Medication assisted treatment employs a variety of medications that either help to suppress withdrawal or inhibit the pleasurable effects of opioids. Medications that help to suppress withdrawal are long-acting formulations of opioids that weakly activate the opiate receptors preventing withdrawal and cravings without the euphoria that is obtained from shorter-acting full opioid agonists. Medications that inhibit the pleasurable effects of opioids are complete opiate receptor blockers and prevent euphoria by preventing opioid receptor binding. Examples of some of the current medications used in medication assisted treatment are explained in detail below.
Suboxone vs. Methadone vs. Vivitrol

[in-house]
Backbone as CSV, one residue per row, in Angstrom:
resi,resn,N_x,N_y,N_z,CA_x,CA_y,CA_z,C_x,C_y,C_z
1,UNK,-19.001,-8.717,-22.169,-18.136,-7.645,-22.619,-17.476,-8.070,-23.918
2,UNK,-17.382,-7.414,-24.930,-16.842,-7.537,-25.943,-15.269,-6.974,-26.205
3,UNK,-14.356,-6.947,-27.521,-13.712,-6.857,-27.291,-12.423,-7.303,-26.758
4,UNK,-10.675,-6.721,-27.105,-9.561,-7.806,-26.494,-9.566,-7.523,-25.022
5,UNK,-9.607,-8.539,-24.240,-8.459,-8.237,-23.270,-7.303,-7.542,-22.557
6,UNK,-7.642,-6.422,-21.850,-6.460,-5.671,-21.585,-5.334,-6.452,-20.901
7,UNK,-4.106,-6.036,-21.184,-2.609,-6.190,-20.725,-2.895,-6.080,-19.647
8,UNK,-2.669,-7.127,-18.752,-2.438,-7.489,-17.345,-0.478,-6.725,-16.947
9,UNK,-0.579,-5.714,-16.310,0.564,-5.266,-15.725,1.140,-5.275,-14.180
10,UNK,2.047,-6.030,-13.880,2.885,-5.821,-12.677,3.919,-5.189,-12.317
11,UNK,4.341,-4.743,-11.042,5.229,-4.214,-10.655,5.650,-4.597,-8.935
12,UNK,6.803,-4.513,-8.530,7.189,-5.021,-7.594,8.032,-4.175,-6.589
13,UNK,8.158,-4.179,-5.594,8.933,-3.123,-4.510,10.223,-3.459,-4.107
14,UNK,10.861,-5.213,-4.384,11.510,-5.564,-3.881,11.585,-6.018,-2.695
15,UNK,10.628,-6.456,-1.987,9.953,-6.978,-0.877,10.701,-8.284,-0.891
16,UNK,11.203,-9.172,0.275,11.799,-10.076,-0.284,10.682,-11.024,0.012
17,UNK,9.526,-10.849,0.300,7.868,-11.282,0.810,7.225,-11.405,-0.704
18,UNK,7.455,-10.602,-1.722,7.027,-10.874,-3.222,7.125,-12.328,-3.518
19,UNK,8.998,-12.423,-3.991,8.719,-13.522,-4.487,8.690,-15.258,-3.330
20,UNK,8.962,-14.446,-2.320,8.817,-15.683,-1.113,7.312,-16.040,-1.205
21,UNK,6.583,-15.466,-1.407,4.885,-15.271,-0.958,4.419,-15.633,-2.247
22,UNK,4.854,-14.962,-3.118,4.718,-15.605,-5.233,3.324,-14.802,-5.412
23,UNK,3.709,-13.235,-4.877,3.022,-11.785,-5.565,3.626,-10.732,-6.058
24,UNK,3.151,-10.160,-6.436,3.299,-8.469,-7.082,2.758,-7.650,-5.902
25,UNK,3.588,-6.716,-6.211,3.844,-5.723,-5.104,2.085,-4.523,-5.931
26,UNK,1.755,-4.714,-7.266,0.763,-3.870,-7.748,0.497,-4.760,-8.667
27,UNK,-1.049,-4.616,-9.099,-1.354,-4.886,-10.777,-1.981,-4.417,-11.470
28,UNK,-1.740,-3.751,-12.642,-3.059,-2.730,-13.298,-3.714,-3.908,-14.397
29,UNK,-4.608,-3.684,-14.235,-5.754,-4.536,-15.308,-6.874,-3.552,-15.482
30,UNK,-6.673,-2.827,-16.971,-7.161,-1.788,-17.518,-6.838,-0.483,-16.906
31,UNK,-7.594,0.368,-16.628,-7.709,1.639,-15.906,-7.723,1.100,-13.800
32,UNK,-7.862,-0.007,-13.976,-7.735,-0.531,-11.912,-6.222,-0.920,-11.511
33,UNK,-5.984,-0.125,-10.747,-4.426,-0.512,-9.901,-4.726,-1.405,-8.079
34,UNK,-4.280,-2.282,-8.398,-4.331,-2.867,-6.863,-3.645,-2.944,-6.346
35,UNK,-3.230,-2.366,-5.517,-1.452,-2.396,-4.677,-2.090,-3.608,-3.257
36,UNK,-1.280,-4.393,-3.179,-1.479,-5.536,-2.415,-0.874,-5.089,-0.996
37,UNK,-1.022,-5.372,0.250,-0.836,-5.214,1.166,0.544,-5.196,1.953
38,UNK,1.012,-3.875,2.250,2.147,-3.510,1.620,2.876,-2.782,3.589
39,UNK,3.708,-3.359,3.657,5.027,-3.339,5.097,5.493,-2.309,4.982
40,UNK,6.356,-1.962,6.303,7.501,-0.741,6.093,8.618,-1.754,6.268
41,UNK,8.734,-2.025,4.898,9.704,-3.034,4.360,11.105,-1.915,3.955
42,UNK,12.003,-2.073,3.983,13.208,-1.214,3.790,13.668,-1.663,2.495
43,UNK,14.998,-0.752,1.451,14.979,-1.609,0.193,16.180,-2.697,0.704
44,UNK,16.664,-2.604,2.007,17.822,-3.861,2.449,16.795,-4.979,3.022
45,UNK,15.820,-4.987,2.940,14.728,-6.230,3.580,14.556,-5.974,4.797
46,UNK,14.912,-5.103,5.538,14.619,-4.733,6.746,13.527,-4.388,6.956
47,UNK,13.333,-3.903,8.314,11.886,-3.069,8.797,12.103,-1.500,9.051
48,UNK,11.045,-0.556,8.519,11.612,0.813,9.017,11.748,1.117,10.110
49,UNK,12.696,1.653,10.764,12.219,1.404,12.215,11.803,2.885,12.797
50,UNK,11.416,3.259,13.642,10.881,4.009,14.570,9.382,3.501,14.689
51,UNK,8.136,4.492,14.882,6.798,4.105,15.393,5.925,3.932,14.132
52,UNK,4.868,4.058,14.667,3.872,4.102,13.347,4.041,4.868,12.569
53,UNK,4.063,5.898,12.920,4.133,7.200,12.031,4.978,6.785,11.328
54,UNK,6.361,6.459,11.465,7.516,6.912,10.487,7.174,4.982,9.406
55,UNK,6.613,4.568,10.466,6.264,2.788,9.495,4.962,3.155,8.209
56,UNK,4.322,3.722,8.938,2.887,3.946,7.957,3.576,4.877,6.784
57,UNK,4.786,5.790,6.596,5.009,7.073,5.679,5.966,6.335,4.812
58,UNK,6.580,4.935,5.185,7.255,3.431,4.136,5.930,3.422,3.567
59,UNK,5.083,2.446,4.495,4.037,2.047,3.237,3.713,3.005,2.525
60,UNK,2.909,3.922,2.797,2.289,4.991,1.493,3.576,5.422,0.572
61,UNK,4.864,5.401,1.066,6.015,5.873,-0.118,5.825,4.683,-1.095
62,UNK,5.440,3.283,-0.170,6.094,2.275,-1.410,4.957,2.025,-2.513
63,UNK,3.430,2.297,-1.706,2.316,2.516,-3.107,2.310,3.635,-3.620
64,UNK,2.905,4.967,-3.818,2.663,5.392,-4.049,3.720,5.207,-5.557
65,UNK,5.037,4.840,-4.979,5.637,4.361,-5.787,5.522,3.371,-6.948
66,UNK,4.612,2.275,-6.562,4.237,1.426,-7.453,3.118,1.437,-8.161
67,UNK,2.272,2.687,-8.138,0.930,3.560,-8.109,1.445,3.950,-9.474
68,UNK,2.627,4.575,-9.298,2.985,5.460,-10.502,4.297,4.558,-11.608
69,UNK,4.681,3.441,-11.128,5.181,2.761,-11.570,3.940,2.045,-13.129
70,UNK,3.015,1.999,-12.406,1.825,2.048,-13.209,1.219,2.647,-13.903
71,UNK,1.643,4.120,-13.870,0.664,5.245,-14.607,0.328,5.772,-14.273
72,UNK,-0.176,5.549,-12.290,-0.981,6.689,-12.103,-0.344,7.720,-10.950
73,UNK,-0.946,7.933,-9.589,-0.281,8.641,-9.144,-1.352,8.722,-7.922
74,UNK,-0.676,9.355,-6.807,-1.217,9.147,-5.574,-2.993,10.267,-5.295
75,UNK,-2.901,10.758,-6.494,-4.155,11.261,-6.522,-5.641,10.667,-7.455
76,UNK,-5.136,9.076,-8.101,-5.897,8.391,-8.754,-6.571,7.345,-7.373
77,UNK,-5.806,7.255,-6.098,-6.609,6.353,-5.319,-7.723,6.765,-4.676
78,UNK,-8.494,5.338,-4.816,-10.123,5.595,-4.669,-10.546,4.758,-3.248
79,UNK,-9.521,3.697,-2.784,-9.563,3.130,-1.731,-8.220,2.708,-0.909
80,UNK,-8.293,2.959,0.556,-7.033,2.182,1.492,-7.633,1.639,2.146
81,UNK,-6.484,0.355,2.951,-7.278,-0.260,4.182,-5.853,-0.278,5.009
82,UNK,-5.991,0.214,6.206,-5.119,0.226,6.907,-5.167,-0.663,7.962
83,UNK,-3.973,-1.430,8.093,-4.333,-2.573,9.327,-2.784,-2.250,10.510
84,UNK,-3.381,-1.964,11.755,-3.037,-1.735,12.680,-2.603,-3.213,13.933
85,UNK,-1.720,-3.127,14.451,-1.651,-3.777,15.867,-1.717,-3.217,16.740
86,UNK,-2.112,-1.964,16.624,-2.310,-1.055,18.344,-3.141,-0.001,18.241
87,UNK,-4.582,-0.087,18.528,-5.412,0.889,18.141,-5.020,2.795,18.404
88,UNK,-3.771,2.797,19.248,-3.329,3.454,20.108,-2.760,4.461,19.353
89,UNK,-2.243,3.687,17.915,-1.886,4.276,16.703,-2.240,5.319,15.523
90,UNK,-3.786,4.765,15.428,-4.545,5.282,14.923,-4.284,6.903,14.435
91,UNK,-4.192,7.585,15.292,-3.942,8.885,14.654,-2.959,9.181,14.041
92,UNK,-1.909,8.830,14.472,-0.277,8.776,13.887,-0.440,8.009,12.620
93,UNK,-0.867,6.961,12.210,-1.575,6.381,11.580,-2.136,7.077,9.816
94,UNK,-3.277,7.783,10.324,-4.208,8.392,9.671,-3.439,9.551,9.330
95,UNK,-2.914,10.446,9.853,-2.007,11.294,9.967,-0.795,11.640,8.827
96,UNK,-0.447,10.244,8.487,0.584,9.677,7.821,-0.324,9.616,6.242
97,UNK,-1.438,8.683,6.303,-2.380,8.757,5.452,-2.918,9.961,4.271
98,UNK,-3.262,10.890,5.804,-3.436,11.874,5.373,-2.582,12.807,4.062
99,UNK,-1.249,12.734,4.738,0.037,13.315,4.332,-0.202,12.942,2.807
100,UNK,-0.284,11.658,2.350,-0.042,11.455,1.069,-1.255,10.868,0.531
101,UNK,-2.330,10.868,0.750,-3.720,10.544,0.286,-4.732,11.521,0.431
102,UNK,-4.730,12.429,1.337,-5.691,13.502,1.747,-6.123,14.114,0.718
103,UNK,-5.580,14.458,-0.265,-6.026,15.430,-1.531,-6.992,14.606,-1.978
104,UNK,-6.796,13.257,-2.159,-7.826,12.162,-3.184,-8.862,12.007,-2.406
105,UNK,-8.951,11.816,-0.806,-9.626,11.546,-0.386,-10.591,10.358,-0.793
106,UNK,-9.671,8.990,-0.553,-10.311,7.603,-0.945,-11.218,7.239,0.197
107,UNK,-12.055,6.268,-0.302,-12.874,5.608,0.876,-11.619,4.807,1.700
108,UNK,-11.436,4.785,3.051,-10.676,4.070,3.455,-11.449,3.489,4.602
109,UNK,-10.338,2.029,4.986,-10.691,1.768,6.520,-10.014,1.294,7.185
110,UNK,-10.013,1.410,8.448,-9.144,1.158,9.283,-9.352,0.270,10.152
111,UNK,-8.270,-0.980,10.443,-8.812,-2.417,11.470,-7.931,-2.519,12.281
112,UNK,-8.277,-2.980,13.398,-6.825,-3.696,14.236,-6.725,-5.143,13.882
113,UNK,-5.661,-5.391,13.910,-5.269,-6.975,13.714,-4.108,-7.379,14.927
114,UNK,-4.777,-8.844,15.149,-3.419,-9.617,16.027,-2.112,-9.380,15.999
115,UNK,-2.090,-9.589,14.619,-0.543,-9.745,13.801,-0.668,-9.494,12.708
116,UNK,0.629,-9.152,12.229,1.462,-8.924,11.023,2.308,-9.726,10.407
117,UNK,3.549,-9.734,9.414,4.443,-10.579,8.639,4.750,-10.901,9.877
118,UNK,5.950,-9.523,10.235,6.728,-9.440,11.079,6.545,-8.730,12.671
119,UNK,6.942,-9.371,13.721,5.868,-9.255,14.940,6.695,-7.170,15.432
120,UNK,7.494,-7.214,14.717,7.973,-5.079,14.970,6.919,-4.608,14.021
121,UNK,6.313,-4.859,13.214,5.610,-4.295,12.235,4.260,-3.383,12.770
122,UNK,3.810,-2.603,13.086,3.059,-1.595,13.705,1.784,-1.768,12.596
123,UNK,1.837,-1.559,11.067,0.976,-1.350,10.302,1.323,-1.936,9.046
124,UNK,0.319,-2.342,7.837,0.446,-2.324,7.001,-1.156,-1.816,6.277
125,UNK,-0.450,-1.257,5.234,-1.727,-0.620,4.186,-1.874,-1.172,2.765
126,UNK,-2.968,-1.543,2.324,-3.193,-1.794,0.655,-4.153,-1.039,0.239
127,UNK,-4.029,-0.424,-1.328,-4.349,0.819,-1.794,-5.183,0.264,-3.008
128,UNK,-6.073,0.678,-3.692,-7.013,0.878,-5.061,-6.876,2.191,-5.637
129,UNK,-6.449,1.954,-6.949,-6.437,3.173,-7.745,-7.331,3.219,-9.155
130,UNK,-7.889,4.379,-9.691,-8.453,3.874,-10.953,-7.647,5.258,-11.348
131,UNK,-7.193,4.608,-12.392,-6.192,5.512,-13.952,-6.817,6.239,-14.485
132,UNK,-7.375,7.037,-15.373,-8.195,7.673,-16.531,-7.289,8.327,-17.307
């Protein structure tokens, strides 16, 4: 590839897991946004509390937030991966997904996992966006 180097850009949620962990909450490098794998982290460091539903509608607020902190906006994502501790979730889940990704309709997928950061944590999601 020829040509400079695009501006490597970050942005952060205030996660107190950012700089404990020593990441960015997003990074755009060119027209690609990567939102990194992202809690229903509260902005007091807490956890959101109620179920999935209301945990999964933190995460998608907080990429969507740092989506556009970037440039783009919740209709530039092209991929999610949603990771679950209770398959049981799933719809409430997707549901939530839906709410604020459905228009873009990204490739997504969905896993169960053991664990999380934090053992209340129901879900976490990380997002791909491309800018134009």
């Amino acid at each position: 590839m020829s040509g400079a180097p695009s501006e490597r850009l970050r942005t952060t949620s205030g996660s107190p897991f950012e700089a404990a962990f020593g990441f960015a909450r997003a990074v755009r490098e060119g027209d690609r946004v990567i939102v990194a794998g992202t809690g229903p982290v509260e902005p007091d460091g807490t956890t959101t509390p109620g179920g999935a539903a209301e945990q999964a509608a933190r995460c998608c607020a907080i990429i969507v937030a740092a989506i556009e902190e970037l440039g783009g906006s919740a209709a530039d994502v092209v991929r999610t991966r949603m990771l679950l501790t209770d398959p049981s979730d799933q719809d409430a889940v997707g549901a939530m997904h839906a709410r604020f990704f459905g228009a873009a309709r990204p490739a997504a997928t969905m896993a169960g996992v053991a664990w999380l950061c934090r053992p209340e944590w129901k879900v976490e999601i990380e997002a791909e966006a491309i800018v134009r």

There are 3 main treatment options available for opioid addiction are Suboxone, Vivitrol and Methadone. Each has its own advantages and disadvantages and you should speak to your medical doctor about your condition so they can help you decide what your best option would be. Any medication assisted plan should be supplemented with regular counseling sessions and active participation in recovery. The amount of time on medication assisted therapy should be determined according to your goals and in close coordination with your physician. We recommend that most people stay in the program for 1-2 years which gives them time to stabilize and achieve their immediate goals. After the patient has stabilized, a medically supervised taper is scheduled at a rate where minimal withdrawal symptoms are noted until the person is weaned off or to their lowest effective dose.